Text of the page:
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Her beat goes on

By Sara Bongiorni
Laurabeth Henderson Hicks, PhD, spent her elementary years inside a segregated, one-room school in Depressionera Las Cruces, New Mexico. The teacher was Laurabeth’s mother, who had moved her family to the New Mexico desert from Galveston, Texas. She taught Laurabeth and seven other African American children subjects from math to piano. Outside of class, Laurabeth explored the desert with her brother. She learned to patch chinks in the walls of the family’s adobe house with mud.

Vickie Casanova-Willis with a photo of her aunt, Laurabeth Henderson Hicks
Vickie Casanova-Willis with a photo of her aunt, Laurabeth Henderson Hicks

Las Cruces was a formative chapter in an extraordinary life shaped by family, music and scholarship, one that ended in October with Dr. Hicks’ death at 99.

She punctuated the end of her life with a $70,000 gift to the Baton Rouge

Area Foundation, whose work she followed in the newspaper each morning after greeting the day by listening to the birds and looking out at the trees surrounding her home in Baker.

The Foundation first learned of the gift from Hicks’ niece, Vickie Casanova-Willis. “She believed that you share what you have,” Casanova-Willis said. “She was a realist but also an optimist who saw a half-full glass and wondered how she could fill it a little more.”

Teacher, educational psychologist, counselor and researcher, Hicks was a leader in educational psychology at Southern University and elsewhere who also analyzed education policy for the U.S. government.

Hicks was instrumental in establishing the counseling center at Southern, where she was the Lab School’s counselor. She was the first African American president of the Louisiana Counseling Association and the first counselor at the University of Minnesota’s lab school.

Titles of her scholarly articles are resonant decades after she wrote them. A 1977 article for Educational Leadership, for instance, posed the question, “Schools Children Like: What Do They Say About Them?”

Hicks broke ground alongside her husband of 55 years, Dr. William R. “Bill” Hicks, former dean of the school of education at Southern and a World War II veteran who served in Europe and the Pacific.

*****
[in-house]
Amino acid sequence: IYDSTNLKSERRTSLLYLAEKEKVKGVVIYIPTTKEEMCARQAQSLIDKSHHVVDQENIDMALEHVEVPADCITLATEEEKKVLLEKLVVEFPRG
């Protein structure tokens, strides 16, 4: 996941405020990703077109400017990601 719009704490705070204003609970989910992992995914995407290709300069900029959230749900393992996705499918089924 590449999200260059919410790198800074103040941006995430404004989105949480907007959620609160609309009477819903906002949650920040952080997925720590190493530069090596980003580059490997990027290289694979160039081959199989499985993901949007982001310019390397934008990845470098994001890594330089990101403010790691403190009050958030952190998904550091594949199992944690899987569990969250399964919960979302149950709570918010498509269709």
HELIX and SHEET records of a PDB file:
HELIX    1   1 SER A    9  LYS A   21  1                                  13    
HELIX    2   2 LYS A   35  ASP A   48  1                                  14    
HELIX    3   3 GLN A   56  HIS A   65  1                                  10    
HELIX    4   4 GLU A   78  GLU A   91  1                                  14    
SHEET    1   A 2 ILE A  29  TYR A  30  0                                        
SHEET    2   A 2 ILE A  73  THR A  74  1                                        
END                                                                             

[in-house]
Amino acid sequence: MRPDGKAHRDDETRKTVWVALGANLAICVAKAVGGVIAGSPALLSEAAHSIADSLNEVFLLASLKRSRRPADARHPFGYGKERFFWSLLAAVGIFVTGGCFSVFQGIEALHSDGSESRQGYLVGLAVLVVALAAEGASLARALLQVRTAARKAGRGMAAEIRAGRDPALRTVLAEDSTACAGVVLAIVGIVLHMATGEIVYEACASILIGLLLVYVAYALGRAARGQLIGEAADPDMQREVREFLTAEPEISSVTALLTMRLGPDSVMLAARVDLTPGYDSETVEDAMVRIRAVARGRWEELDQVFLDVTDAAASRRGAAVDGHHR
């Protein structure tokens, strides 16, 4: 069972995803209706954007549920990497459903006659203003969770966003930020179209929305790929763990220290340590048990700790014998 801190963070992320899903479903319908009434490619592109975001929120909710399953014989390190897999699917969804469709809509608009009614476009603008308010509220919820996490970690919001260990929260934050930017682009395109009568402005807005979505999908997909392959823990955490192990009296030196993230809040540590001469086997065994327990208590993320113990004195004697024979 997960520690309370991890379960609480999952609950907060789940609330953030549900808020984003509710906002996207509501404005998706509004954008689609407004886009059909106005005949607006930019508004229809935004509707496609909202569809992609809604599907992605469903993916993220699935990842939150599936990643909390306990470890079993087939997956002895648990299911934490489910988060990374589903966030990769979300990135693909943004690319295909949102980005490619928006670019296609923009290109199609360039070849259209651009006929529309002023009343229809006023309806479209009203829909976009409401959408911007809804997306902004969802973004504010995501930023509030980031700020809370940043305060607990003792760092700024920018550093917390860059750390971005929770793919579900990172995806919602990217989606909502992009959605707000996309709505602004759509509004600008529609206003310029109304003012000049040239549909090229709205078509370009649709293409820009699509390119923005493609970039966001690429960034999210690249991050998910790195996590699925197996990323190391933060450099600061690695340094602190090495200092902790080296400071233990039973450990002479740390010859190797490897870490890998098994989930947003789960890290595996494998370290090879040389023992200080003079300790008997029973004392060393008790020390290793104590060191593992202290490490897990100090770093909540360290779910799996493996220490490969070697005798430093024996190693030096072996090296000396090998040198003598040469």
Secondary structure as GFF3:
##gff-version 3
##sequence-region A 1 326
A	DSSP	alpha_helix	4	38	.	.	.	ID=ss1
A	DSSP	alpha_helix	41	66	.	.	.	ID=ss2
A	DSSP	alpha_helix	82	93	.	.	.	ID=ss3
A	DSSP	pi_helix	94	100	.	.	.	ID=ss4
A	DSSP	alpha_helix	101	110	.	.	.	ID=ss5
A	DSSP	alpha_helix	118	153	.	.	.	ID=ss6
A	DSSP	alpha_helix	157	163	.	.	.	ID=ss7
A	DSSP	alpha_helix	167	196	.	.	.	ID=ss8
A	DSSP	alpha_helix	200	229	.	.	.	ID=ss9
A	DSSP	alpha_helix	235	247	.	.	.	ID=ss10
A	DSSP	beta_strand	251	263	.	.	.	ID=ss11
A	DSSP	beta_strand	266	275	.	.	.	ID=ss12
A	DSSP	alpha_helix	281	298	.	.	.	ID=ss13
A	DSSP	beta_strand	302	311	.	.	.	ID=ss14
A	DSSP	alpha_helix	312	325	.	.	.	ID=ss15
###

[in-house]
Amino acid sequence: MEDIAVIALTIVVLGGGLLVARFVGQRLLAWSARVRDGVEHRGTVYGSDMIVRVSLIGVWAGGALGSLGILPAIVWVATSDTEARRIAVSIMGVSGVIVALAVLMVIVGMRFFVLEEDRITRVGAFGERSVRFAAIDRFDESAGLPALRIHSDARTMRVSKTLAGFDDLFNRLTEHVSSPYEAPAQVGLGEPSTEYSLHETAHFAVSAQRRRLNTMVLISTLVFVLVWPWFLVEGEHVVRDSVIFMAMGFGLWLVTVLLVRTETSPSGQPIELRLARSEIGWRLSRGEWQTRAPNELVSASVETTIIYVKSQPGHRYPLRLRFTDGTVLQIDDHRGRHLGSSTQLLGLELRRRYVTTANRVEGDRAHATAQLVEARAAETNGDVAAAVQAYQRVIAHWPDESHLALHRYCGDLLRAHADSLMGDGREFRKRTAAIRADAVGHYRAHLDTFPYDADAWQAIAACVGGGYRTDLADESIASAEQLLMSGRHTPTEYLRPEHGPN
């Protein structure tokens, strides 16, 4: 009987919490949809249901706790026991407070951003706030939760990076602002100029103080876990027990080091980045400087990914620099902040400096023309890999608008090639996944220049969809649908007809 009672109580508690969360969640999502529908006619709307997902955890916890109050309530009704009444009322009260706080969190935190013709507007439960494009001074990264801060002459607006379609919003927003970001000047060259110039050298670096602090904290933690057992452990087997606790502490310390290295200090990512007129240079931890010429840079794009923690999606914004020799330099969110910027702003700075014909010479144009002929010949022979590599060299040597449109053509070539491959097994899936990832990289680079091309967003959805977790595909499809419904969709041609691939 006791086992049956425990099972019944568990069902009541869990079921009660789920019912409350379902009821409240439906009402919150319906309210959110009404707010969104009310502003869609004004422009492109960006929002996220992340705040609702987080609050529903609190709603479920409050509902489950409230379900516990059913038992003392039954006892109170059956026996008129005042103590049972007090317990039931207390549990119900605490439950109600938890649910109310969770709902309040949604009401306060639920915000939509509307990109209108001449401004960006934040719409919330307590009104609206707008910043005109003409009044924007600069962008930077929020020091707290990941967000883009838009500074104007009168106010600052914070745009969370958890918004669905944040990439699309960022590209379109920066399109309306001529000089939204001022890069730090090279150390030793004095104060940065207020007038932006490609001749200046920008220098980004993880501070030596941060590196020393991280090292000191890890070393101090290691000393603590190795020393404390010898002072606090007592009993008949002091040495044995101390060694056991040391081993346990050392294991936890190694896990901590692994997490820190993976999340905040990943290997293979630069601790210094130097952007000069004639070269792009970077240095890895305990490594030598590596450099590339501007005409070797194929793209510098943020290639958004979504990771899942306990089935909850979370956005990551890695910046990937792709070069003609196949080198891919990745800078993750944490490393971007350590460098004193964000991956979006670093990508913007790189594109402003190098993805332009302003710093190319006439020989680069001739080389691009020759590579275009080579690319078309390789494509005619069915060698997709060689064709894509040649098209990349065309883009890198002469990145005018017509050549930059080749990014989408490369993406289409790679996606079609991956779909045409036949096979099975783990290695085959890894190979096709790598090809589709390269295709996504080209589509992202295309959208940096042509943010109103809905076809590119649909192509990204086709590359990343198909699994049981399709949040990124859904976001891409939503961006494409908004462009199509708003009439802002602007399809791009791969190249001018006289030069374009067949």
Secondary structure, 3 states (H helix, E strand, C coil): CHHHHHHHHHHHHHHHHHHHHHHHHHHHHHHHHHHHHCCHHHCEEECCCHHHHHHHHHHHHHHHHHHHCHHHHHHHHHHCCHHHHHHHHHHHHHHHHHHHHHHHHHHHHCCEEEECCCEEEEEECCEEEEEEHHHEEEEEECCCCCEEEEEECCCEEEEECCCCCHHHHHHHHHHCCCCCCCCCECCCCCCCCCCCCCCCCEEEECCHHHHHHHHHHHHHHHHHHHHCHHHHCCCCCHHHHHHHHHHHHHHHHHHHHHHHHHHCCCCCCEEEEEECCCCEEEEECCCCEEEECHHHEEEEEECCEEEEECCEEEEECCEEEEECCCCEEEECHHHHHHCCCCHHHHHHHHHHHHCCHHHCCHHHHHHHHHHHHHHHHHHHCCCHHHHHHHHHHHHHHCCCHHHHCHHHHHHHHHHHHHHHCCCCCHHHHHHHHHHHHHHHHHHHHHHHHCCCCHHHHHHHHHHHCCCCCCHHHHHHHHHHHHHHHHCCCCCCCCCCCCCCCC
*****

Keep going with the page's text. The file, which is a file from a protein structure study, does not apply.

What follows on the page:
The couple met at a USO-style gathering for soldiers returning from the war, work in which Laurabeth’s mother was deeply involved. Together the Hicks earned doctorates from the University of Minnesota while working and living in Port Arthur, Texas, where Laurabeth

had her first teaching job after graduating from Prairie View A&M University.

Each summer for years, the couple packed up the car and drove to Minnesota to complete coursework, then returned to Texas for the school year. The Hicks were the first African American couple to complete their doctorates together at the University of Minnesota.

They broke ground outside of academia, too. The Hicks helped develop the Parkwood Terrace subdivision in Baker, where Laurabeth Hicks remained in the couple’s longtime home until the final weeks of her life.

She was in the business of encouraging young people, and she changed Baton Rouge for the better, off and on the Southern campus. Hicks helped found the DeBose Foundation, named in honor of the university’s legendary professor of piano, Tourgee DeBose. The arts organization hosts a national piano competition in Baton Rouge each year.

Piano was a great love, and Hicks played more or less every day for most of her life, including in the weeks before her death five months shy of her 100th birthday. She liked jazz and hymns. “How Great Thou Art” was a favorite.

Her quiet humor, sharp mind and keen interest in other people made her a beloved presence in every circle—aunt, friend, neighbor. Her laughter was like music. Her favorite way to spend her free time mirrored the focus of her distinguished professional life.

“Talking to people, without a doubt,” Casanova-Willis said. “She could sit down with anybody from any walk of life and have a great conversation about football or music or politics. She was comfortable in her own skin, and she believed in the good in people.”

She loved to share stories, especially about her mother and the years in Las Cruces. She loved listening even better. Hicks let others set the pace of conversation with patience and quiet observation that she credited to playing the piano during church services as a teenager in Las Cruces.

“Those were skills that were important to her later work that she developed during the services where she played,” Casanova-Willis said.

She never forgot her roots and didn’t want to. She retained the conversational Spanish she learned from Mexican playmates in Las Cruces. She sent money for the rest of her life to an organization that supports Native American communities in the Southwest.

Like her husband, Hicks had opportunities to work and teach across the country. She chose Baton Rouge and Southern and its important role as a historically black university.

“She always contributed to the benefit of children and young people,” Casanova-Willis said. Her gift to the Foundation “is a chance to continue that work.”